Amos Anderson ja Presidentti Urho Kekkonen Amoksen 80-vuotispäivänä.
    2. 1923

      Playwright
      Anderson also ventured into the world of theatre. His debut play Vallis Gratiae was a legend set in the Middle Ages, and premiered at the Swedish theatre in Helsinki in 1923. Over the following decades, he directed a series of plays, culminating in Hugo von Hofmannsthal's The Great Salzburg Theatre of the World, which was performed on several stages in Finland and abroad.
  6. 1930s

    Patron

    Anderson’s patronage was life-long and extensive in scope. He was closely affiliated with the Swedish theatre and funded its repairs in the mid-1930s. In the 1950s, he took the initiative to establish the Finnish Institute in Rome to promote classical culture and scholarship and provided the funds for procuring Villa Lante, a Renaissance building, where the institute is housed.

    Anderson also made a substantial contribution towards the building of Kunsthalle Helsinki in the late 1920s. Another of his abiding interests was Turku, the town where he spent his youth; numerous University of Åbo Akademi -led projects were funded through his donations. The University showed its gratitude by conferring him an Honorary Ph.D. in 1948.

  7. Presidentti Svinhufvud hirvijahdissa Söderlångvikissä 1935
    1. 1930

      Friend of the Countryside
      Although business kept Anderson in Helsinki, his heart remained in the province of Turku where he spent his childhood. In 1927, he bought Söderlångvik manor in Dragsfjärd on the island of Kimito. The extension of the main building was designed by architect W.G. Palmqvist and carried out in the 1930s. This is where Anderson spent most of his leisure time; his doors were always open for friends and visiting groups.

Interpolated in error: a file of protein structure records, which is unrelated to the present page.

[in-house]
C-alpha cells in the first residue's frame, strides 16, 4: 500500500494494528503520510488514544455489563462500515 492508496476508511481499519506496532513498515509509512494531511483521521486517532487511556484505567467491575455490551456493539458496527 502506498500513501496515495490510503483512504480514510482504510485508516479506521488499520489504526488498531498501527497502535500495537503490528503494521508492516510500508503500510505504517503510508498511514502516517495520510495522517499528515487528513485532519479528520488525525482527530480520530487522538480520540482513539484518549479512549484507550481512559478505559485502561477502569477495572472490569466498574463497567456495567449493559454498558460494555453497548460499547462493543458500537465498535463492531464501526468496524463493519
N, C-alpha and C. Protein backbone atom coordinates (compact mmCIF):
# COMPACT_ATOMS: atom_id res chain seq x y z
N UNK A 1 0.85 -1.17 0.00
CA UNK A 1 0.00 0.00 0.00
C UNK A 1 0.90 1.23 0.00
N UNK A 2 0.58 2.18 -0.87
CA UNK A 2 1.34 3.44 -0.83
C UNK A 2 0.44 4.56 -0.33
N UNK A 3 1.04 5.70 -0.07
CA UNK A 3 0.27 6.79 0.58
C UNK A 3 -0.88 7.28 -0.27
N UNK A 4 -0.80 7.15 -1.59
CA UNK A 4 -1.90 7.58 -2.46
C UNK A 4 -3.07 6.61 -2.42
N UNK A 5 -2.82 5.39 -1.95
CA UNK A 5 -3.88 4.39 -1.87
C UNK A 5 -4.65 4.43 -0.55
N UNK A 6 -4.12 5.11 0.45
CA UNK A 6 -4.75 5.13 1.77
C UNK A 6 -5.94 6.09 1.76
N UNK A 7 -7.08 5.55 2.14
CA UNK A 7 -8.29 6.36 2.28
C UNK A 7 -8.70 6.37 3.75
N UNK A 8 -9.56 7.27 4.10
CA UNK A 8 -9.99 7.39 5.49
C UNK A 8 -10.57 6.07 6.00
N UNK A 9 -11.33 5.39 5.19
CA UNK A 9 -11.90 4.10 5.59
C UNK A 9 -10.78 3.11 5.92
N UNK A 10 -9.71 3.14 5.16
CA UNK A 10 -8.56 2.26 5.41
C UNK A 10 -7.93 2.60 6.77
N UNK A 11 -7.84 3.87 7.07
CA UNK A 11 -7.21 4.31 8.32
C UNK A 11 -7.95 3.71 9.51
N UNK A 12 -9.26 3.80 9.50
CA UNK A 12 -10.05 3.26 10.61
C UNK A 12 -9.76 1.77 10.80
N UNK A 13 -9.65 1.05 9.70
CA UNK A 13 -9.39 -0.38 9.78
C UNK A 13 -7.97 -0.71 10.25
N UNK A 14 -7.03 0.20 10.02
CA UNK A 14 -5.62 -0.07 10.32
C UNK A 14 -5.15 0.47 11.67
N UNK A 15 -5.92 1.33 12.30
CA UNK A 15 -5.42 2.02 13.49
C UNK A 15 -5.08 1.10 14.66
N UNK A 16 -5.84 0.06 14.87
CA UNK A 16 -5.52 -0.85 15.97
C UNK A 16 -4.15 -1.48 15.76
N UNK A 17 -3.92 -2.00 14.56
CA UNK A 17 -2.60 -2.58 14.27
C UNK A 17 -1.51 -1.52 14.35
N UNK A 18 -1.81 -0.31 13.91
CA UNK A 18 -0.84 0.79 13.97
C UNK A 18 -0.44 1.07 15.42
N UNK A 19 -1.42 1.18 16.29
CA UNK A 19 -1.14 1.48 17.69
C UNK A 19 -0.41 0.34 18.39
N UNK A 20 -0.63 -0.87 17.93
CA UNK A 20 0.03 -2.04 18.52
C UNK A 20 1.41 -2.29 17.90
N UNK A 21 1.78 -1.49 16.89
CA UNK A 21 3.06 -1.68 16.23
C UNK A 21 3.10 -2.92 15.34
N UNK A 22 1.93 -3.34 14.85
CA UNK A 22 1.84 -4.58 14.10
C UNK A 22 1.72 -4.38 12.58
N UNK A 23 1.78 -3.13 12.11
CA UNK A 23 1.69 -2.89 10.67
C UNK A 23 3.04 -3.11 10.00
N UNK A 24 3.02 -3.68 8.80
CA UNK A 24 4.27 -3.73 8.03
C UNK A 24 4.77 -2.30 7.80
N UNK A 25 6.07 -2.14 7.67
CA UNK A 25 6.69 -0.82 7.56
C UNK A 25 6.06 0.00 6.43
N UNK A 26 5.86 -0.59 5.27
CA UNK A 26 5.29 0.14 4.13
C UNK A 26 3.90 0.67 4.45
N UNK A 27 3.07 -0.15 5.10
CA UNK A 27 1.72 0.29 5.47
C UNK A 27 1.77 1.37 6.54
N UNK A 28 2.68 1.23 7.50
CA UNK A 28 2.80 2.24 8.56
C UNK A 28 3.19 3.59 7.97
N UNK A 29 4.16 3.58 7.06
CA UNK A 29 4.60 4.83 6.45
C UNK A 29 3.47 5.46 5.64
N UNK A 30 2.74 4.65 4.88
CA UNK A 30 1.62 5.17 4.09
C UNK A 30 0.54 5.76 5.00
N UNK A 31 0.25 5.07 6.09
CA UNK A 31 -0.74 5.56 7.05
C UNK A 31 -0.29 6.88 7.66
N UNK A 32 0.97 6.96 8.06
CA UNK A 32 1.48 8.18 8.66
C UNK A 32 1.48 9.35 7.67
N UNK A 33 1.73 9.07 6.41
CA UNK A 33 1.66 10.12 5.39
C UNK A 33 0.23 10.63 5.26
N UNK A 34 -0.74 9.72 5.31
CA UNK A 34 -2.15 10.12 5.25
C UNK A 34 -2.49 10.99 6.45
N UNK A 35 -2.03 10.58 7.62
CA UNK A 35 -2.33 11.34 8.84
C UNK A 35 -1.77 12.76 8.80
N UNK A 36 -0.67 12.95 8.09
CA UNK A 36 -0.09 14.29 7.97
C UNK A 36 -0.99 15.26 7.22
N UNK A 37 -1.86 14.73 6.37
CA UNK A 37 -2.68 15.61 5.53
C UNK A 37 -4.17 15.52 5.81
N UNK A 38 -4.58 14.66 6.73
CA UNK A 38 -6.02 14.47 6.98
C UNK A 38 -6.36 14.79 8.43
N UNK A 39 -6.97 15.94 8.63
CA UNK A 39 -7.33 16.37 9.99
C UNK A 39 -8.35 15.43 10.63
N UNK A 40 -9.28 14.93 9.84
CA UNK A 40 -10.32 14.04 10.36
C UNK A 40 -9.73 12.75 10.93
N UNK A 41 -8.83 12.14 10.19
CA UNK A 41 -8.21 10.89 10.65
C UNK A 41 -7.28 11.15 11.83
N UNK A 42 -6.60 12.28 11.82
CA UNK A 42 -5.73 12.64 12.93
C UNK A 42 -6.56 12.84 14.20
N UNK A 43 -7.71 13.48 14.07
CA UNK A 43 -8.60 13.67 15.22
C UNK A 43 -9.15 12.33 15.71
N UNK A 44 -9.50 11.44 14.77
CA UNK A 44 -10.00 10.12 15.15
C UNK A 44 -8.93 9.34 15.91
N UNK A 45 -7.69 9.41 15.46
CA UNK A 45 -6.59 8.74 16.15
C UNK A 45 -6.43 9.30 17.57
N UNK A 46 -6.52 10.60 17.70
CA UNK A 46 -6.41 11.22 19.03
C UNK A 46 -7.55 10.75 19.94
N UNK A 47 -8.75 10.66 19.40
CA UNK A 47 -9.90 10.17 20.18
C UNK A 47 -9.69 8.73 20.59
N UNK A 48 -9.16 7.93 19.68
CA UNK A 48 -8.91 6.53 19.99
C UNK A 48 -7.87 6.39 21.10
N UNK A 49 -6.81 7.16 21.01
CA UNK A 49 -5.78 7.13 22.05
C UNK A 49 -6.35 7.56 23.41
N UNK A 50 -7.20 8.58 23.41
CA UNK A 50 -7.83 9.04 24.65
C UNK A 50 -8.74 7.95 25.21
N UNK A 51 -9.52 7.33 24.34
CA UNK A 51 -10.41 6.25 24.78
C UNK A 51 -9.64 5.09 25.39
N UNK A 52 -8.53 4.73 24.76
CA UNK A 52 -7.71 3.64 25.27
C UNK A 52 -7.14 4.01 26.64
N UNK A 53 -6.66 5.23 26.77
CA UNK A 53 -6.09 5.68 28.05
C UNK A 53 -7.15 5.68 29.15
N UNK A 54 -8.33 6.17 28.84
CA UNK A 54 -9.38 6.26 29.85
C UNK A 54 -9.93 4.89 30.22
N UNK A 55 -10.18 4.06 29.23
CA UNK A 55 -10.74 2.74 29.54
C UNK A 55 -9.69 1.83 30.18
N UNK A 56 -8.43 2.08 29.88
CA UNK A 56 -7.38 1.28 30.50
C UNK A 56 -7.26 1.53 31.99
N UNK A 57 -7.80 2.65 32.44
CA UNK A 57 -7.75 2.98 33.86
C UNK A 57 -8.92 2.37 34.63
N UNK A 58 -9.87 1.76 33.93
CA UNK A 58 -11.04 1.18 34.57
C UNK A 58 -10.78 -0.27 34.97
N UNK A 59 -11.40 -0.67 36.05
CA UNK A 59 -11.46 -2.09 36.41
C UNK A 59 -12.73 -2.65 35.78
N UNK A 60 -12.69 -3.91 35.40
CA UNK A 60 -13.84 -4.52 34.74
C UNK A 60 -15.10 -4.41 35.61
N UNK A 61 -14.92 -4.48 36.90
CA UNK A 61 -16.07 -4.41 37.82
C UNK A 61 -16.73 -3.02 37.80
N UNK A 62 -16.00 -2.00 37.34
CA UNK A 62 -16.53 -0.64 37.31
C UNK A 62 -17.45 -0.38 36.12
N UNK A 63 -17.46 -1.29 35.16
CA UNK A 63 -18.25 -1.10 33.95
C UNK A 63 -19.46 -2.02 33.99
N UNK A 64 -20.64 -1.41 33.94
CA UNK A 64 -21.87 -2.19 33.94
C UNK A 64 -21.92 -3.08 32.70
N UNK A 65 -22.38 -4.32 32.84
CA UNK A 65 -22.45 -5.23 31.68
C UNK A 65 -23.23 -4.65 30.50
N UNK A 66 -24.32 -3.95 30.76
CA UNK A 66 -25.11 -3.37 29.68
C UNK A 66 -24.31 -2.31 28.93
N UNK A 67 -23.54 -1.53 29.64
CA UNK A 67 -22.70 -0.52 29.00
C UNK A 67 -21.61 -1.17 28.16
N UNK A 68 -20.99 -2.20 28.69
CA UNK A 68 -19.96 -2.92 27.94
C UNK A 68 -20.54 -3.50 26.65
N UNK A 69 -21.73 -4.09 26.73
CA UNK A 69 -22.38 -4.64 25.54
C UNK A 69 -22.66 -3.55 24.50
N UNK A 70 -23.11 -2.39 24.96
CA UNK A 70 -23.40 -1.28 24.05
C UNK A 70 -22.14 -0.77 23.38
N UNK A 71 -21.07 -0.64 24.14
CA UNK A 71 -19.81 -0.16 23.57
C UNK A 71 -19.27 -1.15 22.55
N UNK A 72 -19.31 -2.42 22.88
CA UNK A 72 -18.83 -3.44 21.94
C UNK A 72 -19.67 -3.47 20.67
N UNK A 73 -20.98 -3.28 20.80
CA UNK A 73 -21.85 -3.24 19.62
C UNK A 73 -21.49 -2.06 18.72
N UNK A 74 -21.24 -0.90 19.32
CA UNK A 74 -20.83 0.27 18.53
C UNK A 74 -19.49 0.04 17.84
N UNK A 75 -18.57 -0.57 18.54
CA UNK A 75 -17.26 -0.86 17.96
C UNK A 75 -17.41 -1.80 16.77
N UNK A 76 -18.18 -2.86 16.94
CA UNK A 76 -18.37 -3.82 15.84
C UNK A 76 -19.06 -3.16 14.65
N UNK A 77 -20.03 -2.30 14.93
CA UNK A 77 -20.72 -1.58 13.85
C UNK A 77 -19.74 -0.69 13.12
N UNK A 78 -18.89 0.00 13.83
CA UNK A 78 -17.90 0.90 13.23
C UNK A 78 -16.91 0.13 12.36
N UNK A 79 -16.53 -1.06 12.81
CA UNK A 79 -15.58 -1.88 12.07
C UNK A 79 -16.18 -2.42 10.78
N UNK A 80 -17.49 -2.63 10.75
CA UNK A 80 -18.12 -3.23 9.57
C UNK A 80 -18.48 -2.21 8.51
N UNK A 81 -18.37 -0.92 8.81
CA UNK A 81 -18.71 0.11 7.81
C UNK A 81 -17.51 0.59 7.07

8. 1940

    Founder of Föreningen Konstsamfundet

    Anderson, who never married, named Föreningen Konstsamfundet the sole beneficiary to his will. The Association was established by Anderson in 1940 to promote Swedish-language culture in Finland, including music, literature, visual arts, theatre, vocational education and publishing through annual grants. In accordance with Anderson’s wishes Föreningen Konstsamfundet maintains an art museum that carries his name and a museum in Söderlångvik. Anderson’s own collection of 250 works and the interior of his home form the main body of the collections of the two museums.

    Amos Anderson promovoitiin Åbo Akademiin kunniatohtoriksi vuonna 1948
  9. 1961

    Kimito-born Amos Anderson is laid to rest

    Amos Anderson died at Söderlångvik on April 2, 1961 at the age of 82. He is buried in the cemetery of the medieval greystone church in Kimito. His tombstone features a bust designed by Felix Nylund.

Find out more about Amos Anderson

Torsten Steinby: Amos Anderson. Föreningen Konstsamfundets publikationsserie II. Esbo 1979.

Torsten Steinby: Amos Anderson. Press och kultur. Föreningen Konstsamfundets publikationsserie III. Helsingfors 1982.

Torsten Steinby: Elva uppsatser. Föreningen Konstsamfundets publikationsserie XIV. Helsingfors 1993.